Will you share with us your impression of the venture capital market in Austin?
Some West Coast venture capital firms are contacting Tech Ranch Austin now because they know we have the pulse on the early stage companies in our region, companies they will not see sitting in California. A new crop of angel investors that have created new wealth are also getting involved in investing. Central Texas Angel Network has been around for several years now and is getting more involved in Austin. Tech Ranch Austin's model allows us to stay very close to the ground with the entrepreneurs we work with. As such, we will, on an informal basis, introduce the appropriate entrepreneur to the appropriate investor. We jokingly liken ourselves to Julie on The Love Boat. Like Julie, we play matchmaker and make sure everything runs smoothly. Tech Ranch Austin has no plans at this time to raise our own fund. We want to be in a position where investors, be that VCs or angels, see us as providing access to what's interesting in Austin. Investors and VCs are looking favorably on Austin right now and believe there are many opportunities. We believe that Tech Ranch Austin provides the best way to plug into that.
I'm intrigued by the name "Tech Ranch Austin." How did you arrive at the name?
I've had five generations of family ranching within twenty minutes of where I am standing right now. I have a preponderance of history here in Austin. A lot of the name comes from Jonas' and my families' history.
What industries and geographic locations are served by the companies you seek to work with?
Predominantly, Central Texas. Because of my connections with Chile and my love of Latin America there will be some natural connections there. We are hyper-focused locally but are open to other opportunities. It would just have to make sense. We focus on technology companies that can change the world. What I mean by that is they have to be growth companies. The company has to have a chance of actually having an impact. The predominance of our experience has been on the software and internet space. In our portfolio, the majority of the companies are software, hardware and internet companies. With that being said, we have talked to companies of all different types. Our input is on building the business around the technology. A lot of times the founders know the technology very well but don't know how to build the business.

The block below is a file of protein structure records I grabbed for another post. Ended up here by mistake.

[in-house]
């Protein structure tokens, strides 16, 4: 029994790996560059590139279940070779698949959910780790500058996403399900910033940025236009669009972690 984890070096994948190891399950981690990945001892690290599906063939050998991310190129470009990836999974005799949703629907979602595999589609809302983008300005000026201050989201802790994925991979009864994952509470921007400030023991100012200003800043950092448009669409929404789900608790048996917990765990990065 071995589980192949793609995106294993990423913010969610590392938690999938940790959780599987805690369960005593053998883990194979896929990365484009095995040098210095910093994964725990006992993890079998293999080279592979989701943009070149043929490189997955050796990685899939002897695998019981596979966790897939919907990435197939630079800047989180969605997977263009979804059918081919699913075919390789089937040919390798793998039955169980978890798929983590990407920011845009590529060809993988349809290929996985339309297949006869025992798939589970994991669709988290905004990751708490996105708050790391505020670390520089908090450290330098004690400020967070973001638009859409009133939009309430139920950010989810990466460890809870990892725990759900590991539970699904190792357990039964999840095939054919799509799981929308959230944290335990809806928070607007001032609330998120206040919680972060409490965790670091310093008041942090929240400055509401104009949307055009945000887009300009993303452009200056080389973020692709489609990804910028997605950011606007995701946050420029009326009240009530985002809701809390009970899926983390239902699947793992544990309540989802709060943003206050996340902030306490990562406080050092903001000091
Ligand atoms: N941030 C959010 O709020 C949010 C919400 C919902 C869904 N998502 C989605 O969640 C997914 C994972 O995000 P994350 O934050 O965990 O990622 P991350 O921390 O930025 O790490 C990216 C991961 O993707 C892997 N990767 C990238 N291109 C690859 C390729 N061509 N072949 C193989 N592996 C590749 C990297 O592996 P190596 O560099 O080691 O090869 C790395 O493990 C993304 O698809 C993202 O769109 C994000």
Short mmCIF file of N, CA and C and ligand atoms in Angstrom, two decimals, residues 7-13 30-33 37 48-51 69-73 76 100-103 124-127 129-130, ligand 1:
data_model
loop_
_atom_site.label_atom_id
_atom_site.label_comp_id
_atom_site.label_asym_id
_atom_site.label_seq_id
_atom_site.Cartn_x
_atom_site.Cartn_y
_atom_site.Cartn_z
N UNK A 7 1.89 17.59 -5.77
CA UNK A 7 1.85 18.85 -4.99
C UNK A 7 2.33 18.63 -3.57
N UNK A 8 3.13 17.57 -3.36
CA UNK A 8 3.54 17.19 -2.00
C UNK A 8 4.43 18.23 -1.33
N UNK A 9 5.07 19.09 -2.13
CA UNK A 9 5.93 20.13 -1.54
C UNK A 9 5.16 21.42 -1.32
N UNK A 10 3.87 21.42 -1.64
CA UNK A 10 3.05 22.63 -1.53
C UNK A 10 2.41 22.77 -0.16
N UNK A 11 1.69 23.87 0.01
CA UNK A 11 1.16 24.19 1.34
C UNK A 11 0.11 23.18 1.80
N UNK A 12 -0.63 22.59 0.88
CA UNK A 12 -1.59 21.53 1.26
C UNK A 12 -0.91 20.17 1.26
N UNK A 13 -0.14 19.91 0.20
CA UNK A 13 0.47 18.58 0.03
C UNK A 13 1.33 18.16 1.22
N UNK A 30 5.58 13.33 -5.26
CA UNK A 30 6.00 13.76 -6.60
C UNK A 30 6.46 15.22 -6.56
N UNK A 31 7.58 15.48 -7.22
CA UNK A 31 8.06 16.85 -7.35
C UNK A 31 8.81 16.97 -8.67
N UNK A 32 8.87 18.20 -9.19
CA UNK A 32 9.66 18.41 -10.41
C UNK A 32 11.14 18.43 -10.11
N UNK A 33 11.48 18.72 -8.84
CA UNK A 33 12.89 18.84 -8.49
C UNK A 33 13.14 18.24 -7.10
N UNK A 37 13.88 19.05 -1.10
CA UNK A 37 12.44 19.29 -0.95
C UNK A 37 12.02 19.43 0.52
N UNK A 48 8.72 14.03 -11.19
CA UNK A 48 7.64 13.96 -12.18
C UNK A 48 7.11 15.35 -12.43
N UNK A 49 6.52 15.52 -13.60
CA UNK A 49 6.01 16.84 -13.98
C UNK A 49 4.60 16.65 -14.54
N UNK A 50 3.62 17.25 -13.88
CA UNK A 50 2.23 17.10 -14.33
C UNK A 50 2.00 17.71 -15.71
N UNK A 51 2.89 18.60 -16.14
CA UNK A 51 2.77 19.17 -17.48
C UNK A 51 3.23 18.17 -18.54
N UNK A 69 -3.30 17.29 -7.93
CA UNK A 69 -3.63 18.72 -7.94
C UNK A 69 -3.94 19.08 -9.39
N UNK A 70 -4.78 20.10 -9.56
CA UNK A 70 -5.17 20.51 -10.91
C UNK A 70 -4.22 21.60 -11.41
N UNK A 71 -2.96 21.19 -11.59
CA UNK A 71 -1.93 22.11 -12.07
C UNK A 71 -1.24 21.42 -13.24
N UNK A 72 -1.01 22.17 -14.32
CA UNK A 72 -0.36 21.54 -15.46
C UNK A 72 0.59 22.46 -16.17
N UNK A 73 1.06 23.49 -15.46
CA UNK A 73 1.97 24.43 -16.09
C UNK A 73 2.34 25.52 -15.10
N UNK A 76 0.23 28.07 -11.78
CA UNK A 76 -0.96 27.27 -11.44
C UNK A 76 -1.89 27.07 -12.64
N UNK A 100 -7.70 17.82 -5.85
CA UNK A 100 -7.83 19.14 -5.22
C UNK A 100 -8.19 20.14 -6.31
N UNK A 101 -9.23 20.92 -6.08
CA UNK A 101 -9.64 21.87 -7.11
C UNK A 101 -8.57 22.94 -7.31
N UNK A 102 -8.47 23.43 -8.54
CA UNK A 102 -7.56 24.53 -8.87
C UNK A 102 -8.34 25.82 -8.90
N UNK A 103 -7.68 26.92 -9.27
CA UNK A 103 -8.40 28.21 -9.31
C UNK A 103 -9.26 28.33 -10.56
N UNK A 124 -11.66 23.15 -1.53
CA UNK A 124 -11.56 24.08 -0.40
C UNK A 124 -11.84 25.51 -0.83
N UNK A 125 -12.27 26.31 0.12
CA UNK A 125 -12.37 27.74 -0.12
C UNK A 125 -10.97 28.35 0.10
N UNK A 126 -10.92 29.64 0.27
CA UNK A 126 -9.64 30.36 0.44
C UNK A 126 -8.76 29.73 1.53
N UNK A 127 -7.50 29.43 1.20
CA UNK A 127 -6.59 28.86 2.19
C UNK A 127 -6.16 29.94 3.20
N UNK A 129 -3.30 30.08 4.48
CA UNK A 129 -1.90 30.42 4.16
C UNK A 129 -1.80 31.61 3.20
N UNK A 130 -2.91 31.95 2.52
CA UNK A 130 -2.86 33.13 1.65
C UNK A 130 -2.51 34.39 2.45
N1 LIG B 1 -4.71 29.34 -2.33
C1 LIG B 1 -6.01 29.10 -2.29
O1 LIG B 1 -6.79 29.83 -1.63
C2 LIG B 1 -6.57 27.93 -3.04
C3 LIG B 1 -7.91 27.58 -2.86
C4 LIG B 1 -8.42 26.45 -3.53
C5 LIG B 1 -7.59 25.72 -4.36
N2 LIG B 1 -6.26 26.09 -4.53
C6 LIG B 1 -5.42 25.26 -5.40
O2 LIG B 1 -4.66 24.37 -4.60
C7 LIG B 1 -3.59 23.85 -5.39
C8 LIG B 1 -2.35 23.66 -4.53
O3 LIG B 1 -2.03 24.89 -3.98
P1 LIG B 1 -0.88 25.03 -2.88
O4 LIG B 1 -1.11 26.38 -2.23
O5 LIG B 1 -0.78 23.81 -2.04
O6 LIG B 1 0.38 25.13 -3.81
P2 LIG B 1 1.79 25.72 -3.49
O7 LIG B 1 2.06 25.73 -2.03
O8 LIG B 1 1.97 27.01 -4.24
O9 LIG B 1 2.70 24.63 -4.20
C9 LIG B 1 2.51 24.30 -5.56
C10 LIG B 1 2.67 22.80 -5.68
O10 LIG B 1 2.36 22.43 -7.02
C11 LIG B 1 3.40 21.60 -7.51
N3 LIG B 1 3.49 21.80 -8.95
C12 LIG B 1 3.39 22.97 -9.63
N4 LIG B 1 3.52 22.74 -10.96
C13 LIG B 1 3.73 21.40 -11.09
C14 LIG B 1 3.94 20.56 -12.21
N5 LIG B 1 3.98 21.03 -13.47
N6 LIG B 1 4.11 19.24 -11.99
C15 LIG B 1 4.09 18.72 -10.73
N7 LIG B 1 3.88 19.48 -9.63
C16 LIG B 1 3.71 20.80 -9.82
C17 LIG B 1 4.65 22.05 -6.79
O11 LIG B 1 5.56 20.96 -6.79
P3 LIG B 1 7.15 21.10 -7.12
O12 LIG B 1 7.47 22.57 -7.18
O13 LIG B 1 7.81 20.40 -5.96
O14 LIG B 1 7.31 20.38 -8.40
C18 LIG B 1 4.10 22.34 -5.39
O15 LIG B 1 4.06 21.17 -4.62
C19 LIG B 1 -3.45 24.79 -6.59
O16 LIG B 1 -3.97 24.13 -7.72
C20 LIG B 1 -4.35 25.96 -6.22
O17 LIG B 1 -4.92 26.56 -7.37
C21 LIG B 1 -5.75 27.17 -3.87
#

For our entrepreneurial readers, how would they go about finding out if they qualify to be part of the Tech Ranch Austin incubator program?
As you will learn on our website, techranchaustin.com, the Tech Ranch Austin team is offering free collaborative meetings between start-ups and our staff to help entrepreneurs solve challenges they face on the path to funding and venture success. Office hours can be scheduled on Fridays between 2pm and 5pm at Tech Ranch. Please complete the form found on our website to arrange your meeting. You can also sign up to receive our email newsletter.
How many companies are part of the Tech Ranch Austin system now?
There are currently 19.